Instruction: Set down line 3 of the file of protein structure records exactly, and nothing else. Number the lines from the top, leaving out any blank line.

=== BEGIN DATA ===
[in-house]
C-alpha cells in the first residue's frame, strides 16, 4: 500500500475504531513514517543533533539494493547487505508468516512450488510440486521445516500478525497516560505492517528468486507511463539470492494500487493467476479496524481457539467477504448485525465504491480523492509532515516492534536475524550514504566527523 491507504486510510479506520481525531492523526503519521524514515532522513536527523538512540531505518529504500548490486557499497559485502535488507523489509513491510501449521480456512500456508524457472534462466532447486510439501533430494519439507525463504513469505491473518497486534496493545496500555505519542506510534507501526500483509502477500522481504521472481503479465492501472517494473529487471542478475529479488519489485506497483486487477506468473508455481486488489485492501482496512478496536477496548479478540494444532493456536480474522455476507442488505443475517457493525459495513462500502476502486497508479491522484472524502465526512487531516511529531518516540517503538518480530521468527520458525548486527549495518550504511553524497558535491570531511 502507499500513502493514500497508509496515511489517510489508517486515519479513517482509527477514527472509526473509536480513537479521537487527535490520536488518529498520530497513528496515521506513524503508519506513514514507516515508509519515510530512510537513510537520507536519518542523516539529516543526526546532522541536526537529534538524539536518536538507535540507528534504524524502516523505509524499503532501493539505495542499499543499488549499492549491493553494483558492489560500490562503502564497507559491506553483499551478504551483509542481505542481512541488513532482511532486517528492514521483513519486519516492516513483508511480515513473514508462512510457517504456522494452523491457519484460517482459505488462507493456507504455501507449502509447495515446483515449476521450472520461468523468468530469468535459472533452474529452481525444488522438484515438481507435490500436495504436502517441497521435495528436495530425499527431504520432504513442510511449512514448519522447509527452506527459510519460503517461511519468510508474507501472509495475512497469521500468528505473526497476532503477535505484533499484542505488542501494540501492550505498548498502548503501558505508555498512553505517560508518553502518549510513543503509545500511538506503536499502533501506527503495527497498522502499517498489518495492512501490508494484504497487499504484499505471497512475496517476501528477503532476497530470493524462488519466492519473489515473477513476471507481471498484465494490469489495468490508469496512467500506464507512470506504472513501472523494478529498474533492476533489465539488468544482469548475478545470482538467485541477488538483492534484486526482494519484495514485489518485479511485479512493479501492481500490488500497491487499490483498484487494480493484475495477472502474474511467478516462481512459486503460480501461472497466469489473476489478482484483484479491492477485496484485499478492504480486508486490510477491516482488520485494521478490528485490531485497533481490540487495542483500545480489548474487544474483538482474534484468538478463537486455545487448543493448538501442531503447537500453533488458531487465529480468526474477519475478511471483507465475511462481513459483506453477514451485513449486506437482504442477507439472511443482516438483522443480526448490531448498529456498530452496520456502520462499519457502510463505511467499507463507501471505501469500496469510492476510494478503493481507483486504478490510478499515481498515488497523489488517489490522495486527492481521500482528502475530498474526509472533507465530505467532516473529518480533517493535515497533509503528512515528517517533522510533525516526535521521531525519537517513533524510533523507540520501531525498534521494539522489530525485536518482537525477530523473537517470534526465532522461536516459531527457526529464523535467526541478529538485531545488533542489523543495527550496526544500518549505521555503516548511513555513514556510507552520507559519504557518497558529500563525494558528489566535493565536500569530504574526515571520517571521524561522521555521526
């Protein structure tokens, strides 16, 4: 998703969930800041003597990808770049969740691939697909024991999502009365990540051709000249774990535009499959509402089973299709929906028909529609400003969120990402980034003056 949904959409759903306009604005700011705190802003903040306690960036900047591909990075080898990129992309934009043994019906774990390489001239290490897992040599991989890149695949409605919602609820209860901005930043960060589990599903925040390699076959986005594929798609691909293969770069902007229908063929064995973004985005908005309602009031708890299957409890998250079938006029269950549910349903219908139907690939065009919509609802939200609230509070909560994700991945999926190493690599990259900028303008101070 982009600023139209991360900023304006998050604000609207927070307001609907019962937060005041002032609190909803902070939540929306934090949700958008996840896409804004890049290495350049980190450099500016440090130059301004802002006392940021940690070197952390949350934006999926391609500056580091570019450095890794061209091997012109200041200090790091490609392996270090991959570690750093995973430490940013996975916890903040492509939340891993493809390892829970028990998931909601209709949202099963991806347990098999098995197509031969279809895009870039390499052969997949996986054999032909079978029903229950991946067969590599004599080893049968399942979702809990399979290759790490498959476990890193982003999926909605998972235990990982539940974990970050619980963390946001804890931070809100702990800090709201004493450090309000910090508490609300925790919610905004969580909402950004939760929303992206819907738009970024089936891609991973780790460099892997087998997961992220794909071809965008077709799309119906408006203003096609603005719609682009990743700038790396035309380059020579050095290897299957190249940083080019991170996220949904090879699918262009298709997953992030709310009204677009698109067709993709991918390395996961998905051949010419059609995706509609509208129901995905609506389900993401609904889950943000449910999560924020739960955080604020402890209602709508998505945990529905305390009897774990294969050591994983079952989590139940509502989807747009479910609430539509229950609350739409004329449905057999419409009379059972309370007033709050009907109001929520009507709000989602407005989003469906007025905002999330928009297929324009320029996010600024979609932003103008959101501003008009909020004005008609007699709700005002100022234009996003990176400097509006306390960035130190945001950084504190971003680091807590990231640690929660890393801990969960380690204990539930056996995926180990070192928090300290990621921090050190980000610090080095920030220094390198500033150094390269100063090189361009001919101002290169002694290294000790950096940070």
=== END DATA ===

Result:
């Protein structure tokens, strides 16, 4: 998703969930800041003597990808770049969740691939697909024991999502009365990540051709000249774990535009499959509402089973299709929906028909529609400003969120990402980034003056 949904959409759903306009604005700011705190802003903040306690960036900047591909990075080898990129992309934009043994019906774990390489001239290490897992040599991989890149695949409605919602609820209860901005930043960060589990599903925040390699076959986005594929798609691909293969770069902007229908063929064995973004985005908005309602009031708890299957409890998250079938006029269950549910349903219908139907690939065009919509609802939200609230509070909560994700991945999926190493690599990259900028303008101070 982009600023139209991360900023304006998050604000609207927070307001609907019962937060005041002032609190909803902070939540929306934090949700958008996840896409804004890049290495350049980190450099500016440090130059301004802002006392940021940690070197952390949350934006999926391609500056580091570019450095890794061209091997012109200041200090790091490609392996270090991959570690750093995973430490940013996975916890903040492509939340891993493809390892829970028990998931909601209709949202099963991806347990098999098995197509031969279809895009870039390499052969997949996986054999032909079978029903229950991946067969590599004599080893049968399942979702809990399979290759790490498959476990890193982003999926909605998972235990990982539940974990970050619980963390946001804890931070809100702990800090709201004493450090309000910090508490609300925790919610905004969580909402950004939760929303992206819907738009970024089936891609991973780790460099892997087998997961992220794909071809965008077709799309119906408006203003096609603005719609682009990743700038790396035309380059020579050095290897299957190249940083080019991170996220949904090879699918262009298709997953992030709310009204677009698109067709993709991918390395996961998905051949010419059609995706509609509208129901995905609506389900993401609904889950943000449910999560924020739960955080604020402890209602709508998505945990529905305390009897774990294969050591994983079952989590139940509502989807747009479910609430539509229950609350739409004329449905057999419409009379059972309370007033709050009907109001929520009507709000989602407005989003469906007025905002999330928009297929324009320029996010600024979609932003103008959101501003008009909020004005008609007699709700005002100022234009996003990176400097509006306390960035130190945001950084504190971003680091807590990231640690929660890393801990969960380690204990539930056996995926180990070192928090300290990621921090050190980000610090080095920030220094390198500033150094390269100063090189361009001919101002290169002694290294000790950096940070």